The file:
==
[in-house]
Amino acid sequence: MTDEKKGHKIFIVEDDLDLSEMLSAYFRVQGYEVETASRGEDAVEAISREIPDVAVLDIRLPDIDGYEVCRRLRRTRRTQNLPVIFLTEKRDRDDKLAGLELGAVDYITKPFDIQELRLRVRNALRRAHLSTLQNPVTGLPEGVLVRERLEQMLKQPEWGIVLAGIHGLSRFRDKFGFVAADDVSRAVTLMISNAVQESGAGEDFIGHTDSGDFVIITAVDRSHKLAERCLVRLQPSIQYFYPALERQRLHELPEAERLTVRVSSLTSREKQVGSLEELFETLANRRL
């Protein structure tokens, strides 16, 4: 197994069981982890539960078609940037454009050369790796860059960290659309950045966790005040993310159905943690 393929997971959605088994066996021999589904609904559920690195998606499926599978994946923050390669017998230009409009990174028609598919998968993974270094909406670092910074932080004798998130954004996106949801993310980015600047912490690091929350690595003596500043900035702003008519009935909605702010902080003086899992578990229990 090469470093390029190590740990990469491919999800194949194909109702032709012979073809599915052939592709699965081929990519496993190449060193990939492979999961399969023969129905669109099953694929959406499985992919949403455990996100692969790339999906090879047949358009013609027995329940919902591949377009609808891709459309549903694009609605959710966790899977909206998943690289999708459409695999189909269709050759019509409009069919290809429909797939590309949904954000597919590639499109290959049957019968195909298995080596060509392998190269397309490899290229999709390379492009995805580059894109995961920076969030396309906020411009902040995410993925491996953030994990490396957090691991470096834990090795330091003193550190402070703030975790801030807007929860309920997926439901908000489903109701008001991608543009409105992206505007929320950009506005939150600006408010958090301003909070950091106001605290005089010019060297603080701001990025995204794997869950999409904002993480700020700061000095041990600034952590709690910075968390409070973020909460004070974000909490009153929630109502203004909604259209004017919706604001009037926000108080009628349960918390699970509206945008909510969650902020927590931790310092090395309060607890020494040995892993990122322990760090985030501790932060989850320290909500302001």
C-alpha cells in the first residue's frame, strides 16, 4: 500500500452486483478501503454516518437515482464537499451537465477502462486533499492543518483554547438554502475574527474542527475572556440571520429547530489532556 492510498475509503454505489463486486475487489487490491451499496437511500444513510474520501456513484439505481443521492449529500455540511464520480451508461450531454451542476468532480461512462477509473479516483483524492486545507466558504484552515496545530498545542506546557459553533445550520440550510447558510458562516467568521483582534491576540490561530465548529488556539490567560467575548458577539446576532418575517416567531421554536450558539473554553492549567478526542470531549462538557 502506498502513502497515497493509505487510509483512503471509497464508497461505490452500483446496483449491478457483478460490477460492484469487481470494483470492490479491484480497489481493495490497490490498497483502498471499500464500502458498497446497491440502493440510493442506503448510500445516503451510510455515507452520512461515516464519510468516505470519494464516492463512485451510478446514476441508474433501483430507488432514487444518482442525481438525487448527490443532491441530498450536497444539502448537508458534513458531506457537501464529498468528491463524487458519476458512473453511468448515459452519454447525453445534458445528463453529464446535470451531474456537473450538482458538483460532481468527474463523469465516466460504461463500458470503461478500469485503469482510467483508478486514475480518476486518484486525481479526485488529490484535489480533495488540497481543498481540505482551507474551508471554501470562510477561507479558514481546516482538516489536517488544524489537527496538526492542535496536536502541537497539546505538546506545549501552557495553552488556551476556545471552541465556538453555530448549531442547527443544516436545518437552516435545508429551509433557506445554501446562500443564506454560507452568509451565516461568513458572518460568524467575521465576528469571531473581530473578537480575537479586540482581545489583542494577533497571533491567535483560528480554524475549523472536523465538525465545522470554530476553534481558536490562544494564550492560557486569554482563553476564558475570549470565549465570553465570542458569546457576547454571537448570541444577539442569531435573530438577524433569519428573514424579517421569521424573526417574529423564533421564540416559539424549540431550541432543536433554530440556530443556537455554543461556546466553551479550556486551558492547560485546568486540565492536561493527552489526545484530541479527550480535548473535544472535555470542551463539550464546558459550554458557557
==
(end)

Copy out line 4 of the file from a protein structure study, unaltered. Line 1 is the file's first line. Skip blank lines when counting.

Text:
C-alpha cells in the first residue's frame, strides 16, 4: 500500500452486483478501503454516518437515482464537499451537465477502462486533499492543518483554547438554502475574527474542527475572556440571520429547530489532556 492510498475509503454505489463486486475487489487490491451499496437511500444513510474520501456513484439505481443521492449529500455540511464520480451508461450531454451542476468532480461512462477509473479516483483524492486545507466558504484552515496545530498545542506546557459553533445550520440550510447558510458562516467568521483582534491576540490561530465548529488556539490567560467575548458577539446576532418575517416567531421554536450558539473554553492549567478526542470531549462538557 502506498502513502497515497493509505487510509483512503471509497464508497461505490452500483446496483449491478457483478460490477460492484469487481470494483470492490479491484480497489481493495490497490490498497483502498471499500464500502458498497446497491440502493440510493442506503448510500445516503451510510455515507452520512461515516464519510468516505470519494464516492463512485451510478446514476441508474433501483430507488432514487444518482442525481438525487448527490443532491441530498450536497444539502448537508458534513458531506457537501464529498468528491463524487458519476458512473453511468448515459452519454447525453445534458445528463453529464446535470451531474456537473450538482458538483460532481468527474463523469465516466460504461463500458470503461478500469485503469482510467483508478486514475480518476486518484486525481479526485488529490484535489480533495488540497481543498481540505482551507474551508471554501470562510477561507479558514481546516482538516489536517488544524489537527496538526492542535496536536502541537497539546505538546506545549501552557495553552488556551476556545471552541465556538453555530448549531442547527443544516436545518437552516435545508429551509433557506445554501446562500443564506454560507452568509451565516461568513458572518460568524467575521465576528469571531473581530473578537480575537479586540482581545489583542494577533497571533491567535483560528480554524475549523472536523465538525465545522470554530476553534481558536490562544494564550492560557486569554482563553476564558475570549470565549465570553465570542458569546457576547454571537448570541444577539442569531435573530438577524433569519428573514424579517421569521424573526417574529423564533421564540416559539424549540431550541432543536433554530440556530443556537455554543461556546466553551479550556486551558492547560485546568486540565492536561493527552489526545484530541479527550480535548473535544472535555470542551463539550464546558459550554458557557